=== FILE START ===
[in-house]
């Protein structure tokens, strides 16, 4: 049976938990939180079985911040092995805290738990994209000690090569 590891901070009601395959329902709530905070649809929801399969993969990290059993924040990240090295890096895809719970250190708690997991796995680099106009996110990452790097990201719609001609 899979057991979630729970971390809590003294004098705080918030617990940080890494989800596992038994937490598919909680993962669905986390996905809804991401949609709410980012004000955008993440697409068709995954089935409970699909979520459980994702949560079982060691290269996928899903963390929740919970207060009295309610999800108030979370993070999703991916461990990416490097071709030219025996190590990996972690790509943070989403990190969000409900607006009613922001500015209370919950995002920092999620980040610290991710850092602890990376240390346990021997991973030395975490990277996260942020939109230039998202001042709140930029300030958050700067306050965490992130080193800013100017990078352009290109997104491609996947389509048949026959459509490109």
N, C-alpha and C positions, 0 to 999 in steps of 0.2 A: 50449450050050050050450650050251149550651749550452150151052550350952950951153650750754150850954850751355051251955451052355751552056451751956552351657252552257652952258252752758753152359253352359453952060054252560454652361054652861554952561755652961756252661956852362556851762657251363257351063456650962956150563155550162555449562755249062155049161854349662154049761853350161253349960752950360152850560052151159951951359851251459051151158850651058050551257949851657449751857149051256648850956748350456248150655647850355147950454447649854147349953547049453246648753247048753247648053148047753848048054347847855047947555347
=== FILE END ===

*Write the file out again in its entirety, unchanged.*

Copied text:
[in-house]
């Protein structure tokens, strides 16, 4: 049976938990939180079985911040092995805290738990994209000690090569 590891901070009601395959329902709530905070649809929801399969993969990290059993924040990240090295890096895809719970250190708690997991796995680099106009996110990452790097990201719609001609 899979057991979630729970971390809590003294004098705080918030617990940080890494989800596992038994937490598919909680993962669905986390996905809804991401949609709410980012004000955008993440697409068709995954089935409970699909979520459980994702949560079982060691290269996928899903963390929740919970207060009295309610999800108030979370993070999703991916461990990416490097071709030219025996190590990996972690790509943070989403990190969000409900607006009613922001500015209370919950995002920092999620980040610290991710850092602890990376240390346990021997991973030395975490990277996260942020939109230039998202001042709140930029300030958050700067306050965490992130080193800013100017990078352009290109997104491609996947389509048949026959459509490109």
N, C-alpha and C positions, 0 to 999 in steps of 0.2 A: 50449450050050050050450650050251149550651749550452150151052550350952950951153650750754150850954850751355051251955451052355751552056451751956552351657252552257652952258252752758753152359253352359453952060054252560454652361054652861554952561755652961756252661956852362556851762657251363257351063456650962956150563155550162555449562755249062155049161854349662154049761853350161253349960752950360152850560052151159951951359851251459051151158850651058050551257949851657449751857149051256648850956748350456248150655647850355147950454447649854147349953547049453246648753247048753247648053148047753848048054347847855047947555347